The small and tender ‘presprouting plants’, joined together in the varied class of liverwort (Hepaticae), can be allocated to two different subclasses, ‘bed-mosses’ and ‘leave-mosses’. The older and lower class is the ‘bed-mosses’ (Thallobryia, fig. 1-7); a differentiation in stem and leave is not yet developed, their multi-cellular body forms a simple frame (Thallus) as in Algae (plates 15 and 65) and in Fungi (plates 63 and 73); they are directly related to green algae (Chlorophyceae), from which they originate (Ulvazea among the latter lead to Ricciazea within the liverworts). The younger and superior subclass are the ‘leave-mosses’ (Phyllobryia, fig. 8-17); the contrast of stem and leave is developed here as in the higher located ‘foliage-mosses’ (Muscinae, plate 72).
Developmental history of ‘liver-mosses’ is connected with alteration of generations (Metagenesis), just like the history of ‘foliage-mosses’. Out of a fertilized ovocyte (or stem cell, Cytula), produced by the first, sexual generation, a second, asexual generation develops in the form of a ‘gamete-capsule’ (Sporogonium, also known as “moss-fruit, moss-casket”). This brown, yellow or red gamete-capsule is usually ovoid, long-stemmed and dehiscing into four flaps in the course of maturing thus releasing the mass of small gametes or spores that are contained in it (fig. 8-10, 13, 15 and 16). In the process of germination of the plant out of each spore a sexual generation develops, ‘flower-moss’ (Bryogonium); in ‘bed-mosses’ (fig. 1-7) it grows to a simple, leaf-shaped Thallus, in ‘leave-mosses’ (fig. 8-17) into a foliate stem. Later ‘moss-blossoms’ develop out of these, consisting of smaller, male seminal vesicles and bigger, female ‘ovum-containers’. Inside the seminal vesicles (Antheridia or Spermaria) flexible flagellate cells (Spermatozoa with two swinging flagella) evolve, in the ‘ovum-containers’ (Archegonia or Ovaria) single, big ovocytes. The latter ones being fertilized by the former ones Sporogonium, “moss-fruit” comes into being. A good number of ‘bed-mosses’ generate tender inflorescences (Receptacula) with flowers getting enclosed in perianths (Perianthium) and thus joined in groups, so in Marchantiazea (fig. 1-7).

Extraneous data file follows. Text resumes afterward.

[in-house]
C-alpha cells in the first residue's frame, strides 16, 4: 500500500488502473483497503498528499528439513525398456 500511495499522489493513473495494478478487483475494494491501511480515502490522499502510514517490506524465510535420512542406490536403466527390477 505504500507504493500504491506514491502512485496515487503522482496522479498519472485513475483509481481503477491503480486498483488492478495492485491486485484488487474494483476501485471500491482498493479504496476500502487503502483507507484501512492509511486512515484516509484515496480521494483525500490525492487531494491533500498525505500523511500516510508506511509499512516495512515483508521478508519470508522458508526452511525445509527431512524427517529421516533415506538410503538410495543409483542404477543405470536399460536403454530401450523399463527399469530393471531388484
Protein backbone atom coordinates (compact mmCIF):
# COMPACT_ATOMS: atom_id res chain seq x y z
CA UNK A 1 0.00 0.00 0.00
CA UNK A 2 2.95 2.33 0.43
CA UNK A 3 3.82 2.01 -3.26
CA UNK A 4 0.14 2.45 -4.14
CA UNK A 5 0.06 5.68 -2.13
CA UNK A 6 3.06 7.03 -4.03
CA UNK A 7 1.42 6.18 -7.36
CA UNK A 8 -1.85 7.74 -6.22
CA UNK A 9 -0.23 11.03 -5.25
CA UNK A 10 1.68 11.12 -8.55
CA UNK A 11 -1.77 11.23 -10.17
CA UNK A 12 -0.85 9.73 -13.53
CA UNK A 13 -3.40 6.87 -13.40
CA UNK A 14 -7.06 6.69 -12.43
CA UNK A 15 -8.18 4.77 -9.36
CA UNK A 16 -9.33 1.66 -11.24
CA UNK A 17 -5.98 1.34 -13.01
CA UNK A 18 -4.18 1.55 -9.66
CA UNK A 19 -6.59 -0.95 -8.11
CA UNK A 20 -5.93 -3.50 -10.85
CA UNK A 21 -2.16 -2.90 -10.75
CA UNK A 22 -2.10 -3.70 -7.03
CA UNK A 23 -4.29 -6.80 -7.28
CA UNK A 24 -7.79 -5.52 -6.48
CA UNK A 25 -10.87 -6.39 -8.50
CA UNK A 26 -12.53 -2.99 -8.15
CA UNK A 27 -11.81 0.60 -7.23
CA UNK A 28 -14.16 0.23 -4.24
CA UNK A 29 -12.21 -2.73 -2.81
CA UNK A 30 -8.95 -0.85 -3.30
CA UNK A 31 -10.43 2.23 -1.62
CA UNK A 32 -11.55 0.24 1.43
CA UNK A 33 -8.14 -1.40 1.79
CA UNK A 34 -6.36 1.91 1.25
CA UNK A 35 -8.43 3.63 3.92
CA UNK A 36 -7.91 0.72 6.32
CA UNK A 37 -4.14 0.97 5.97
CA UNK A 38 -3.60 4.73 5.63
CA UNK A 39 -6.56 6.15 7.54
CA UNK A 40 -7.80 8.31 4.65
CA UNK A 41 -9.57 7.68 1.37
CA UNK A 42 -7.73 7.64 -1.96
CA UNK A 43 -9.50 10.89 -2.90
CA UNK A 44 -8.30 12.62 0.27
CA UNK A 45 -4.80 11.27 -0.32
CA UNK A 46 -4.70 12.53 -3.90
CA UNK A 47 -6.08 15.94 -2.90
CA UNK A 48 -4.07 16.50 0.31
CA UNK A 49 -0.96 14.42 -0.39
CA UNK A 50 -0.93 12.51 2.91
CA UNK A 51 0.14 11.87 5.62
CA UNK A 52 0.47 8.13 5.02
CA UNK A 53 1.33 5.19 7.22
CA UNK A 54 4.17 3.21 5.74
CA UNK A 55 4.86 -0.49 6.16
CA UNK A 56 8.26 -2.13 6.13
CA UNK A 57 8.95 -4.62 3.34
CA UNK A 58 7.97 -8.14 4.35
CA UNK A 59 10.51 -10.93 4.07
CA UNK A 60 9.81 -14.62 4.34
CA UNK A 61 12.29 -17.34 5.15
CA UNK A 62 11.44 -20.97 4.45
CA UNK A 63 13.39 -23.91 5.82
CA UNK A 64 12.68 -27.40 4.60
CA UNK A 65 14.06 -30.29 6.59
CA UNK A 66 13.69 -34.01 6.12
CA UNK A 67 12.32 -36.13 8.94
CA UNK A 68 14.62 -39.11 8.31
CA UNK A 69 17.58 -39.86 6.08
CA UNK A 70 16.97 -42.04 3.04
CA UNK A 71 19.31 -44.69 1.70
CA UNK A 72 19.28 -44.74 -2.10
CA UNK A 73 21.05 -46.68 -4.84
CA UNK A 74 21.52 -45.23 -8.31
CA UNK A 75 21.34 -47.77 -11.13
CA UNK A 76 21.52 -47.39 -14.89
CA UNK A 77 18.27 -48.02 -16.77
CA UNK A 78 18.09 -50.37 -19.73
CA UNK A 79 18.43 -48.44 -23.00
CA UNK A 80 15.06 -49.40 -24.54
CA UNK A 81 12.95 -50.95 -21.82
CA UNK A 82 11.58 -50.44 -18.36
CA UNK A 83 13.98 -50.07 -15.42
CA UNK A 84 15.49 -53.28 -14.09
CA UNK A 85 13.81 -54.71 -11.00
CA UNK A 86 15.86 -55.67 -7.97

Translation of the original German introduction by Ernst Haeckel:
Division of Diaphyta or Archegoniata (Vorkeimpflanzen); - main class of Bryophyta (Moospflanzen); - class of Hepaticae (Lebermoose).
Translation by VR Translators Bangalore
This is one of the 100 pop science biology illustrations that were published from 1899 – 1904 in Leipzig by Ernst Haeckel through Verlag des Bibliographischen Instituts.
We've scanned the original lithography at 1200dpi on the Epson A3 scanner of A3 scanner huren. You can download a 400dpi JPEG here.